Thursday, June 10, 2010

I really don't like Arne


Today there are no good jobs for a high school dropout in the legal economy.

None.


Arne is an arse.

Farmers feed us.
Musicians, actors, and professional athletes entertain us.
Masons, carpenters, and roofers build our shelters.

If Arne's point is that the economy is swirling in porcelain right now, well, OK, but that's not what he means.

I don't like idiocy in general, but it's particularly hard to take from a spoiled rich mama's boy who's never held a real job in his life.

Really, Arne--what have you done?
***

I am not anti-education. We spent about a quarter million dollars on our kids' education, money well spent.

We did not spend the money to prepare them for corporations; we did not spend the money to prepare them for some certification needs. We spent the money to help develop a better sense of the world, the world that exists outside gold-tinted glass windows trapping the happy squirrels inside.

Each earns a living, and neither needed a high school diploma to do what they do today. And both are part of the "legal" economy.





2 comments:

Leslie said...

Maybe Arne needs to read about his kid:
"Until school started this year, Manahawkin's Frank Bentivegna didn't know an "A" valve from an aerator. But in June, he'll represent high school students across the state in a competition that will crown the best student plumber in the nation.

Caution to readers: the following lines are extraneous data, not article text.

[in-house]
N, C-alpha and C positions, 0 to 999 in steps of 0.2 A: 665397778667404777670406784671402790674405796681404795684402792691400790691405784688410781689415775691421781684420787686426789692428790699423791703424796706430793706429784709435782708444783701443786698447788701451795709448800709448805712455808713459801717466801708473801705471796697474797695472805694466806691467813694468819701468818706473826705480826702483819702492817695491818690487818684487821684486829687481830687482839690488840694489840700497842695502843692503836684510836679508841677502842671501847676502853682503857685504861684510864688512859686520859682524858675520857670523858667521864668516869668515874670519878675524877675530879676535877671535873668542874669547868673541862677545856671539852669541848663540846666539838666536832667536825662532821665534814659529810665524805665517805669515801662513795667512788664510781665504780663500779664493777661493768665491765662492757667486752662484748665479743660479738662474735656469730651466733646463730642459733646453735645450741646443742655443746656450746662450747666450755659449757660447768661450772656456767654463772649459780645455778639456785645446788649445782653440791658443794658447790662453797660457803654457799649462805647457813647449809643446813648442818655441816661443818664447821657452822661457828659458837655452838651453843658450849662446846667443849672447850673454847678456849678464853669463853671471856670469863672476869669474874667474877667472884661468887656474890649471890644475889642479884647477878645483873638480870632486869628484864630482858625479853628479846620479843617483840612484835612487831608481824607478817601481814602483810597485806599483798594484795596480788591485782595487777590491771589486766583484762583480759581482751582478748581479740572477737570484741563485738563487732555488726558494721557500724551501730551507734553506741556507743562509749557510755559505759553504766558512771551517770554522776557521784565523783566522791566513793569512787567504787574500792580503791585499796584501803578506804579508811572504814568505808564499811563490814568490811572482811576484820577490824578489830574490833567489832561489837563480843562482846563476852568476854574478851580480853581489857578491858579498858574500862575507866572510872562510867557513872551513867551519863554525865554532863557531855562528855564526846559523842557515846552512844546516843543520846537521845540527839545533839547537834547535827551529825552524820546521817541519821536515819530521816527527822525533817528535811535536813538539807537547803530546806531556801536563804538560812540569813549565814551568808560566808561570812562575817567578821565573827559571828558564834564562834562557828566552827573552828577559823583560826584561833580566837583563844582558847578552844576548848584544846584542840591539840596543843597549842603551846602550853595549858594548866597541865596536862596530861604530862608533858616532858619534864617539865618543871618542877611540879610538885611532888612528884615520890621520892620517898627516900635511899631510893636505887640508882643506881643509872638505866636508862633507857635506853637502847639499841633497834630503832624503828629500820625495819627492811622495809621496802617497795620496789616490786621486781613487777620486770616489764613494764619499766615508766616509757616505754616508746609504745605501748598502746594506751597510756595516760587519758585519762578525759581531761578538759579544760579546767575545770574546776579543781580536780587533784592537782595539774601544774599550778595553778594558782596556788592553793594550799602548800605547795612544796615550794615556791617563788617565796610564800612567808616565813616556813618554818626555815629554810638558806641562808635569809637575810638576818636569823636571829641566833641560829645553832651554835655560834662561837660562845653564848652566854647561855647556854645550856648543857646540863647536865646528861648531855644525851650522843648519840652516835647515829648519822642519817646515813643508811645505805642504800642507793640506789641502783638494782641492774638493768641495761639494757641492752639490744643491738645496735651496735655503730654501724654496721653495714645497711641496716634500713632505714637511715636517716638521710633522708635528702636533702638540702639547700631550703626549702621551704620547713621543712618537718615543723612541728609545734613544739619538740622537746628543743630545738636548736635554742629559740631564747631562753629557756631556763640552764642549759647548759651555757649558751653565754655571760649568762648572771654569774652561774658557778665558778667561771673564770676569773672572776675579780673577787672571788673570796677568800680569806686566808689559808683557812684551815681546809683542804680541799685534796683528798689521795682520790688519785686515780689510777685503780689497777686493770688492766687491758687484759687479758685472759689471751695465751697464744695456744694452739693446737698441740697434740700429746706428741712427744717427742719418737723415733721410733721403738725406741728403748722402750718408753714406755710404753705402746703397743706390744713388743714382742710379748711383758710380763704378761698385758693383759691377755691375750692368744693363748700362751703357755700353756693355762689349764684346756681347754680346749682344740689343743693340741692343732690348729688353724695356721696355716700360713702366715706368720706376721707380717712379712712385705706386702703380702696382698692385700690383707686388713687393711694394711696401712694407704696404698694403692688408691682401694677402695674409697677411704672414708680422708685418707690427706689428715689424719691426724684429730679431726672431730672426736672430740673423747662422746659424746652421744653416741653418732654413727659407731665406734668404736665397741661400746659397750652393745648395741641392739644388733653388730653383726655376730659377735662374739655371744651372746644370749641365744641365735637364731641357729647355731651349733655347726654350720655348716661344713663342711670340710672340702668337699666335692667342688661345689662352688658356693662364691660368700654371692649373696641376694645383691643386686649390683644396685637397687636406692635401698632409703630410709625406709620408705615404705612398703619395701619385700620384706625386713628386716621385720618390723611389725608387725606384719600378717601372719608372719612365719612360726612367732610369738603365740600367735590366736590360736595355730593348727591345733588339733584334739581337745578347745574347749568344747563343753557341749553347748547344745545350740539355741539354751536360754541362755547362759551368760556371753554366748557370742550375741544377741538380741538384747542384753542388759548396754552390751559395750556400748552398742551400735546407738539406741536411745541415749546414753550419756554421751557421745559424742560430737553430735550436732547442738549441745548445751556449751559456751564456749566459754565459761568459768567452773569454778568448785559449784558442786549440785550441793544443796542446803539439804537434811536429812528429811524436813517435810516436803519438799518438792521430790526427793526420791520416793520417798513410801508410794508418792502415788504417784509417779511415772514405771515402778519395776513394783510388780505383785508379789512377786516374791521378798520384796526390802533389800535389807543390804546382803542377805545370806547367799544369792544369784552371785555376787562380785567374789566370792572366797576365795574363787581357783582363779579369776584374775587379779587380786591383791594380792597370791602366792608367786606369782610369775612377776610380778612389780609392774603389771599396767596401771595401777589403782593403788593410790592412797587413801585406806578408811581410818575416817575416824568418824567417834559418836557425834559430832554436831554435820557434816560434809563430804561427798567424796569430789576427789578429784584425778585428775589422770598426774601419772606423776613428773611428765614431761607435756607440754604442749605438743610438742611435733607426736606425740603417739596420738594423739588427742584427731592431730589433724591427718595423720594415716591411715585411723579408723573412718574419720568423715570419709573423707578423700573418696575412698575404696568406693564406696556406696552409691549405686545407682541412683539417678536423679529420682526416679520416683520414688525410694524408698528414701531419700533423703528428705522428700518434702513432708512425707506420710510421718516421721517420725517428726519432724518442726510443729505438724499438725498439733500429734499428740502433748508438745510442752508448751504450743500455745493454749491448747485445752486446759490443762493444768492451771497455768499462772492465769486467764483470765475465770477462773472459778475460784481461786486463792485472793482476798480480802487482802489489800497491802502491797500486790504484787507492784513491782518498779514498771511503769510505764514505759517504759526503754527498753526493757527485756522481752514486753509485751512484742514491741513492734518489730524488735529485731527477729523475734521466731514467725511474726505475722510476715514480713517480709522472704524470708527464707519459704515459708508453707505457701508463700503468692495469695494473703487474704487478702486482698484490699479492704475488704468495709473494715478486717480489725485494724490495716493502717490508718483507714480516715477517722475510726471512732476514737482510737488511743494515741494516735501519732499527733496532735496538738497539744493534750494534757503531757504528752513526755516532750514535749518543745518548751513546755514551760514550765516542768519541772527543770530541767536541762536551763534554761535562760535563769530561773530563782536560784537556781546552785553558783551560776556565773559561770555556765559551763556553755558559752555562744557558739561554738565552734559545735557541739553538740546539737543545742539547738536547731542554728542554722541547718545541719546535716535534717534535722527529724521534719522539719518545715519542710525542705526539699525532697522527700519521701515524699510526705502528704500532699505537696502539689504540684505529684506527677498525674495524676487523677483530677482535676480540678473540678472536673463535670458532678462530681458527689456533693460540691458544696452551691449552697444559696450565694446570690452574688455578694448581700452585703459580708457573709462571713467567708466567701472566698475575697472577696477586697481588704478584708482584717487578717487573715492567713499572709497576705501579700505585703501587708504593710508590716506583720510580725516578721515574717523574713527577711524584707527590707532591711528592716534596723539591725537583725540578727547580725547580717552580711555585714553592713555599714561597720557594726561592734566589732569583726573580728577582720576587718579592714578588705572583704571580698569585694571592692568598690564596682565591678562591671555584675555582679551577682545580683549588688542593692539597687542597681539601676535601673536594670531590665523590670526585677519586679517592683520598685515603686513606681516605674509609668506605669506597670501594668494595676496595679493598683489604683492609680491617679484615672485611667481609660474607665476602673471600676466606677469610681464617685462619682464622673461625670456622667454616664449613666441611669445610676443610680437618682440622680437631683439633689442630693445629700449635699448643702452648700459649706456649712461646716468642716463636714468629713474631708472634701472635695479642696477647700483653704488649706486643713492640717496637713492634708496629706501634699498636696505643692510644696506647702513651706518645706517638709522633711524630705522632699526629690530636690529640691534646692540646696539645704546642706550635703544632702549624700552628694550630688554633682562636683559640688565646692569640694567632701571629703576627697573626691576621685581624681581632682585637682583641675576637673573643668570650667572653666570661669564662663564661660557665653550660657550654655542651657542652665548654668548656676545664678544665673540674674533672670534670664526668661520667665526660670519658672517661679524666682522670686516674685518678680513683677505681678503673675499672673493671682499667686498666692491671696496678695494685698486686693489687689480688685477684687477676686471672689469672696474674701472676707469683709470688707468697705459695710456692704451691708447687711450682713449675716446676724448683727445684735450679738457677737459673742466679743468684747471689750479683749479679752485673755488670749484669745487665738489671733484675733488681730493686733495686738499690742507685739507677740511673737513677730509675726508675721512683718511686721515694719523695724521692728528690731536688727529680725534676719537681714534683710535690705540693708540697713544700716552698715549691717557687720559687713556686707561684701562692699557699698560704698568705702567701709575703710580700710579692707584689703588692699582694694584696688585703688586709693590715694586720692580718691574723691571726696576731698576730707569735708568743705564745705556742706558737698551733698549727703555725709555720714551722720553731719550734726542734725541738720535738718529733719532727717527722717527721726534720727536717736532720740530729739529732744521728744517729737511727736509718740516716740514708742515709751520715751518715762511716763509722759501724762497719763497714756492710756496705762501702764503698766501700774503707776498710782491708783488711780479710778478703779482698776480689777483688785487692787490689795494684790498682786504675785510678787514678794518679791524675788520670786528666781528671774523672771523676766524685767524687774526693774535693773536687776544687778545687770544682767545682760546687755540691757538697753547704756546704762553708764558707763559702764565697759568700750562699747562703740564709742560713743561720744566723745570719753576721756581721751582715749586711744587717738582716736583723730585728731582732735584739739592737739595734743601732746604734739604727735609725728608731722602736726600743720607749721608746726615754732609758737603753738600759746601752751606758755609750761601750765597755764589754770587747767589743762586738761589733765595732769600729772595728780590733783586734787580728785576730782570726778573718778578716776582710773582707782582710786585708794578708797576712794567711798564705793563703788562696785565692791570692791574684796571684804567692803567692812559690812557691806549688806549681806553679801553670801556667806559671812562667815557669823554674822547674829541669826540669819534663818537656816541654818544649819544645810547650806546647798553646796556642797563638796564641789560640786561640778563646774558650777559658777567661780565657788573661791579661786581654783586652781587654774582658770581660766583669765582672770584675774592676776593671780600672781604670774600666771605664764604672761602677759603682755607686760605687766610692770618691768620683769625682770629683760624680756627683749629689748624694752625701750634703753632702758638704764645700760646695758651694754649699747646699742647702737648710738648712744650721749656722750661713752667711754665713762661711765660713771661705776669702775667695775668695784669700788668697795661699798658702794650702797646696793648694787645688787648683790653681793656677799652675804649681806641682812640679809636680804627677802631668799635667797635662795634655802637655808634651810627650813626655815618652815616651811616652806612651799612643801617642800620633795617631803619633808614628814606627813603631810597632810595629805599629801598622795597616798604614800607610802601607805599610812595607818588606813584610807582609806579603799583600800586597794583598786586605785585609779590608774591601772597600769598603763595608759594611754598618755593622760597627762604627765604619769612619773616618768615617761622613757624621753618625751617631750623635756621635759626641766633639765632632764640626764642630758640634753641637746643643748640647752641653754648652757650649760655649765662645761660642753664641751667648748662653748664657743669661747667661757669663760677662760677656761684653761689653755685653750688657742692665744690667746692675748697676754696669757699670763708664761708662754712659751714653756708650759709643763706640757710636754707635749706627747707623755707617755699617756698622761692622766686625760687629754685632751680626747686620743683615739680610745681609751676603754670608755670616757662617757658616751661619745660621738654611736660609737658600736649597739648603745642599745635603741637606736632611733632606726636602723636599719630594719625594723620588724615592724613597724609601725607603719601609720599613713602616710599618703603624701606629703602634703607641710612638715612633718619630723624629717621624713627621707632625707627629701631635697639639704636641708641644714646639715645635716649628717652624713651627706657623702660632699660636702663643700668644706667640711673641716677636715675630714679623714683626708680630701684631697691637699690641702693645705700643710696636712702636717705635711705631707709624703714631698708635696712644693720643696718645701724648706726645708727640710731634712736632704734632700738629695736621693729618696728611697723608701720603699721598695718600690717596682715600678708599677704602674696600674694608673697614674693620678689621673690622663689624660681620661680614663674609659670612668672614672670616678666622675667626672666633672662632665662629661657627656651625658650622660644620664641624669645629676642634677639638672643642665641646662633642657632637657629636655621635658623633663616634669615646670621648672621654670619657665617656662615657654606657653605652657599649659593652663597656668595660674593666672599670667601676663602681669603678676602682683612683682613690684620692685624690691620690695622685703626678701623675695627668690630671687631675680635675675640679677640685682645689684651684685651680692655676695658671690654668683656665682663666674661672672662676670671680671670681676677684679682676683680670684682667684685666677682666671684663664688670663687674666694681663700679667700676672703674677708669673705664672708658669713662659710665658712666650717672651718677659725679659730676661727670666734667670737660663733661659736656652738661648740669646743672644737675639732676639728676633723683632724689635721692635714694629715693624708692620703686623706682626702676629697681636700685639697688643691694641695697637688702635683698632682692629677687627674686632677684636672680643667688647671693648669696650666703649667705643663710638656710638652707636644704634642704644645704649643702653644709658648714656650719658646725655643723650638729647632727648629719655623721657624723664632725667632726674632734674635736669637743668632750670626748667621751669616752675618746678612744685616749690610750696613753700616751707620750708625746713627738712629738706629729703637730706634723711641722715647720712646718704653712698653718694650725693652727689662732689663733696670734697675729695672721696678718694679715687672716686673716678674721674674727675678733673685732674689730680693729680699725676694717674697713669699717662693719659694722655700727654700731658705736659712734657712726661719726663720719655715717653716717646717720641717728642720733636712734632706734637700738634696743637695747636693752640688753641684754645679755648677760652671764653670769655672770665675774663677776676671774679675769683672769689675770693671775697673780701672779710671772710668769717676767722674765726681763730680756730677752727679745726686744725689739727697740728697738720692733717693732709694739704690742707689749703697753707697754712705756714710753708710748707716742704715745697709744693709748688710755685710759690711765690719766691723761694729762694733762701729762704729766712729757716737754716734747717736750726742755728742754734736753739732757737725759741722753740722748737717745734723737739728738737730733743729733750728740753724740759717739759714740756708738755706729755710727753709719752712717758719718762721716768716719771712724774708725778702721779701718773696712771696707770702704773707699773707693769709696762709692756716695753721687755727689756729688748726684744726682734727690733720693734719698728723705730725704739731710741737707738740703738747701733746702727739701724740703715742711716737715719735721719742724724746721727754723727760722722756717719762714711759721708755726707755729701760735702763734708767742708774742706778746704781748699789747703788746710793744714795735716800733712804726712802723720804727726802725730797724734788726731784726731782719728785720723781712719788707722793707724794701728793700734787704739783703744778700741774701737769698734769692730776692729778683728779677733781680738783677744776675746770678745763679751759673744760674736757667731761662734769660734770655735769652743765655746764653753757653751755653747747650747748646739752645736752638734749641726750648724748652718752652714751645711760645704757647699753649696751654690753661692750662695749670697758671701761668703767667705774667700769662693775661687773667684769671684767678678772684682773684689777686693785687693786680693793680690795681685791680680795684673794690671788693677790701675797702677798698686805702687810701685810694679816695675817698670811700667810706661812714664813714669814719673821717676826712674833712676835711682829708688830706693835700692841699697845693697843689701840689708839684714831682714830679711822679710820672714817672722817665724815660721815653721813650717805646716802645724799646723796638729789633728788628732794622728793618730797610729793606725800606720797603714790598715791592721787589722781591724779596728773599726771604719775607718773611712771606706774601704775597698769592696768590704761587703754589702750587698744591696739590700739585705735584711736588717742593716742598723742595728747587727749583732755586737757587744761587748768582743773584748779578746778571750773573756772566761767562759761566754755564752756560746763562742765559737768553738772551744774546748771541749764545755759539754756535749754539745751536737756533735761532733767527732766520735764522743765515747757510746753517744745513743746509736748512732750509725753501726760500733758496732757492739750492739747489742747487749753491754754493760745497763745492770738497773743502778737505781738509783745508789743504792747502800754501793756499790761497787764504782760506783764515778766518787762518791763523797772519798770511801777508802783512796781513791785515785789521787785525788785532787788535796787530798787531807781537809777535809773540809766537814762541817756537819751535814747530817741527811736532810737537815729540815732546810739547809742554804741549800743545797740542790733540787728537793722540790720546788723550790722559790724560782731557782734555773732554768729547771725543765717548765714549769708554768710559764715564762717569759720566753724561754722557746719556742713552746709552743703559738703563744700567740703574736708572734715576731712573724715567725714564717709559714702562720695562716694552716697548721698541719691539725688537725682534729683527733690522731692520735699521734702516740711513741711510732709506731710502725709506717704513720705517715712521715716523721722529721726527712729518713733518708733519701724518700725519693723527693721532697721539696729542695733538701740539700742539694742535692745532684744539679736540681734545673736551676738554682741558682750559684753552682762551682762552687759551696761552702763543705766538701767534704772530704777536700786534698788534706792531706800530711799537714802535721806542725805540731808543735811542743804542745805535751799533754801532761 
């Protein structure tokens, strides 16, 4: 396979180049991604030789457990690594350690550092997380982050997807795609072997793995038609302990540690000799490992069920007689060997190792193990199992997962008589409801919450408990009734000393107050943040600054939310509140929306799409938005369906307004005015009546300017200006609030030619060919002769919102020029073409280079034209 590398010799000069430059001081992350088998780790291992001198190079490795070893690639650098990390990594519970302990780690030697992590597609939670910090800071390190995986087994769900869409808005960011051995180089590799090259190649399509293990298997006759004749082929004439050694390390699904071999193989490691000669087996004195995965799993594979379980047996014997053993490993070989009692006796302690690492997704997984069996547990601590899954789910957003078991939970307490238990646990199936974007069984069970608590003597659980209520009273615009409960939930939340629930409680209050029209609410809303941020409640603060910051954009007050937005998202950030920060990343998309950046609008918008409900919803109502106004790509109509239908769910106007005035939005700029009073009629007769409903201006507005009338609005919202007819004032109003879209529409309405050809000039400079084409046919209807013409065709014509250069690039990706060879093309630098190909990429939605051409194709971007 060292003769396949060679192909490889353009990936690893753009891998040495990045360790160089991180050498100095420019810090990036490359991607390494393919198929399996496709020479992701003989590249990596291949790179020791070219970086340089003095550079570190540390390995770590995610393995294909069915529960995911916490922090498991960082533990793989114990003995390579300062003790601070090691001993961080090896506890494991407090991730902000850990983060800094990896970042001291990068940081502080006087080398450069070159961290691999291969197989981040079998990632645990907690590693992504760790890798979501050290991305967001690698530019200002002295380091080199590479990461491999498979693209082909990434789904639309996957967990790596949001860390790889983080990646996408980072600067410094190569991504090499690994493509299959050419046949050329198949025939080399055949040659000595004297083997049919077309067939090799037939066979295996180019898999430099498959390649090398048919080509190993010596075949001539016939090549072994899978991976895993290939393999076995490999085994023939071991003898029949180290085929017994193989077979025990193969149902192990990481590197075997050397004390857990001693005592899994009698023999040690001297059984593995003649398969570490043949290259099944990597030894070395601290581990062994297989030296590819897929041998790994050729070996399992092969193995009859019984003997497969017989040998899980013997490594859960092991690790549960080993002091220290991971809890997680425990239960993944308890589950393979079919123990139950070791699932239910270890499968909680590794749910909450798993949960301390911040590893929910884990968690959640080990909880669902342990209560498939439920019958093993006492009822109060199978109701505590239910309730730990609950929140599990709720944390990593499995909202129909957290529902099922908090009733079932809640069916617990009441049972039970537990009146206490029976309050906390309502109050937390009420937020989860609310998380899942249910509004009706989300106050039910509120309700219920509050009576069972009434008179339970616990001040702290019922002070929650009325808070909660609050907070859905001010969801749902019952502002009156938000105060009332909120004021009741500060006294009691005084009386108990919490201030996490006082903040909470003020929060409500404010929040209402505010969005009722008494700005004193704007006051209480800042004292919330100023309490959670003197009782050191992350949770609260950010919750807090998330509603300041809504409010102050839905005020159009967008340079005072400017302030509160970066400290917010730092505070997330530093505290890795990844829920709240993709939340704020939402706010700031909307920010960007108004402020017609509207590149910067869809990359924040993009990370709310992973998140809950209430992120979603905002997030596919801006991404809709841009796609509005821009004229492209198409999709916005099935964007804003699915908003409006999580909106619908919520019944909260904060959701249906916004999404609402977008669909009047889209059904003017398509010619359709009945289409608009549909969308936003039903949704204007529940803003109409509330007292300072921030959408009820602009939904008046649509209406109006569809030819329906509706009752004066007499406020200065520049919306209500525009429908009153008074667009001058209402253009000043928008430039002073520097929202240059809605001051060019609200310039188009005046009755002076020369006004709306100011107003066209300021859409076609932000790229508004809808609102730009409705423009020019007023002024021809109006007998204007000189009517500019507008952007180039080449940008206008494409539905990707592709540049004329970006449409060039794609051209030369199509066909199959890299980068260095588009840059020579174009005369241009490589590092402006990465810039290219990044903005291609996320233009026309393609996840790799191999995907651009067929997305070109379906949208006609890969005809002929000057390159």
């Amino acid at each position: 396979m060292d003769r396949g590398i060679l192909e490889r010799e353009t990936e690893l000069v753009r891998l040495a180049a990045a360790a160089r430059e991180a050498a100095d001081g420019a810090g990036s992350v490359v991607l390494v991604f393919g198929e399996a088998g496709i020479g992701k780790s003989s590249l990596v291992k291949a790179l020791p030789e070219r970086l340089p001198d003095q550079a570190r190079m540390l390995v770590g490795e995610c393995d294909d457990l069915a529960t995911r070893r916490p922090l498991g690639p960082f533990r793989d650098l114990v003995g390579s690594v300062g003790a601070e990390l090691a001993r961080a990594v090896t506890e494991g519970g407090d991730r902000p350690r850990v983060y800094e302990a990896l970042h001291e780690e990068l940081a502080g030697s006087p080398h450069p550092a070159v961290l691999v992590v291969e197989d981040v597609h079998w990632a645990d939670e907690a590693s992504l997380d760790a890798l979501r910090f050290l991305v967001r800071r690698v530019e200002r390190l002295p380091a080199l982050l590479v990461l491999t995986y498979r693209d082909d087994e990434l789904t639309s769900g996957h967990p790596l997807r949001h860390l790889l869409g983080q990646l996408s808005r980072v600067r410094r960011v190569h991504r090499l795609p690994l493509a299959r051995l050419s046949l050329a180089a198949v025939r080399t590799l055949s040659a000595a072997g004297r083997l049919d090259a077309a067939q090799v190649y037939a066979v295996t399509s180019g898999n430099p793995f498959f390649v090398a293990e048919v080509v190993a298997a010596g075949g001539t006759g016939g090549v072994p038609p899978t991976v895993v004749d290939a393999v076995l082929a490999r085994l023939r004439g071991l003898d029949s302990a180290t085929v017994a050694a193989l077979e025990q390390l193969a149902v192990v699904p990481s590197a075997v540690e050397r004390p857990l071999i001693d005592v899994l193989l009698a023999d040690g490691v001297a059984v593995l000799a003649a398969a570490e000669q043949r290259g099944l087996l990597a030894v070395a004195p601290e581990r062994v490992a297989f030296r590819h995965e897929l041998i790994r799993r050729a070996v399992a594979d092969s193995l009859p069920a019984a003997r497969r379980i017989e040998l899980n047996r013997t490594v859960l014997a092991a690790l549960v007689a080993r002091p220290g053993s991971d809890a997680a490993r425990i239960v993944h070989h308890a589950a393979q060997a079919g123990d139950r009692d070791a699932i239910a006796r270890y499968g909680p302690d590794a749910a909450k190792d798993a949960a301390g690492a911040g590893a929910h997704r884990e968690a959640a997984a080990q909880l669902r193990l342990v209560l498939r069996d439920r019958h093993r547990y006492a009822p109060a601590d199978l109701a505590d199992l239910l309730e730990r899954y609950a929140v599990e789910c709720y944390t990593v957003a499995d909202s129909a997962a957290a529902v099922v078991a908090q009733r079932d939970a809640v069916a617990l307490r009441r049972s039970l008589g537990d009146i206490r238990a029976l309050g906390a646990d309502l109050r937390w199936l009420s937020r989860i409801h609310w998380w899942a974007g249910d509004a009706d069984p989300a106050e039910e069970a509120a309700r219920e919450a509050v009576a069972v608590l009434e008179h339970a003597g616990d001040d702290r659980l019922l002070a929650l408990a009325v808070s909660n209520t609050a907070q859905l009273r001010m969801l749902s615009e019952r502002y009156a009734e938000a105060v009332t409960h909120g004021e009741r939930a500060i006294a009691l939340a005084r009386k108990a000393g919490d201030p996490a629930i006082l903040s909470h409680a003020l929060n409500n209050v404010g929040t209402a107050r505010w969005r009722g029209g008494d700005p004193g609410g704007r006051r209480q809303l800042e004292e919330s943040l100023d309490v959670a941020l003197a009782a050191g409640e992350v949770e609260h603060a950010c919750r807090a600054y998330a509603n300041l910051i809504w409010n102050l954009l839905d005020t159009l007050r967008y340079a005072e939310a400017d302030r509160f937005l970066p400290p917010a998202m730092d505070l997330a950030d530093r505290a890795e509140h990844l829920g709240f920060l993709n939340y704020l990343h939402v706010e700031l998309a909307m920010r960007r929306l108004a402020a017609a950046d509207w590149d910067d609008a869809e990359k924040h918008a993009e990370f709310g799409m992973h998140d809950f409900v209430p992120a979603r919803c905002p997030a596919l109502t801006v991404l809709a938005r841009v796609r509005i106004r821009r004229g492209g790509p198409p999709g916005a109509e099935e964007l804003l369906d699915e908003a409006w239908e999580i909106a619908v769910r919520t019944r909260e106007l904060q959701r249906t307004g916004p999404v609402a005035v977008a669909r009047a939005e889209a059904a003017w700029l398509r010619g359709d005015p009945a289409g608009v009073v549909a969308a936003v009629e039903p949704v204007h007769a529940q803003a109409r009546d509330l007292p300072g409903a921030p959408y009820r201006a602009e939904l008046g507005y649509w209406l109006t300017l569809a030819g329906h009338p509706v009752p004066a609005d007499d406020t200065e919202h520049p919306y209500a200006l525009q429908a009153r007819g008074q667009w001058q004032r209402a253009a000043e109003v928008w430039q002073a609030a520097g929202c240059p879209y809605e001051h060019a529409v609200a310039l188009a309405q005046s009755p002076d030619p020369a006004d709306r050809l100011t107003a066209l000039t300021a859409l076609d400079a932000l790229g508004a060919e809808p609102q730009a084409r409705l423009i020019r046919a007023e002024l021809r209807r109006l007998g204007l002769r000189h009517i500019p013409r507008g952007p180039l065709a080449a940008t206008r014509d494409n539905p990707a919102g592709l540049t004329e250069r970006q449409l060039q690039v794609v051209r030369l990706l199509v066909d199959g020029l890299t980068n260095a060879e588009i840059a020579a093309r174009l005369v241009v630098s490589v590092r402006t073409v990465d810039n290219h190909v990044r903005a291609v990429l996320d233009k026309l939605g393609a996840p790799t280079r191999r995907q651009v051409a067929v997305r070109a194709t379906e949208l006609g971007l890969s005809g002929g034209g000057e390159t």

The 18-year-old Southern Regional High School senior's rise as the state's top student plumber was unconventional. Neither of his parents, Frank and Leonora, works in the trade, and he admits: "I never touched anything with plumbing before."

After realizing "college wasn't going to be my thing," Bentivegna spoke to his guidance counselor about pursuing a career in which he could work with his hands. Coincidentally, the Ocean County Vocational Technical School in Waretown was bringing back its plumbing program after a long absence - so Bentivegna enrolled.

A quick study under instructor Lori Miceli, of Southhampton, Burlington County, Bentivegna not only entered the New Jersey state plumbing championship, he won it. He will now travel to Kansas City, Mo., for the national SkillsUSA Championships June 21 to 26.

"It's amazing how much Frank has accomplished in such a small amount of time," Miceli said.

Already winning tools for his performance at the state level, Bentivegna has a chance to win scholarship money and possibly more tools.

"I think the secret is that I don't really think about it. I just do it," Bentivegna said."


http://www.pressofatlanticcity.com/news/top_three/article_74abd336-6b98-11df-b025-001cc4c002e0.html

John Spencer said...

Nicely done! "Spoiled rich mama's boy." Exactly.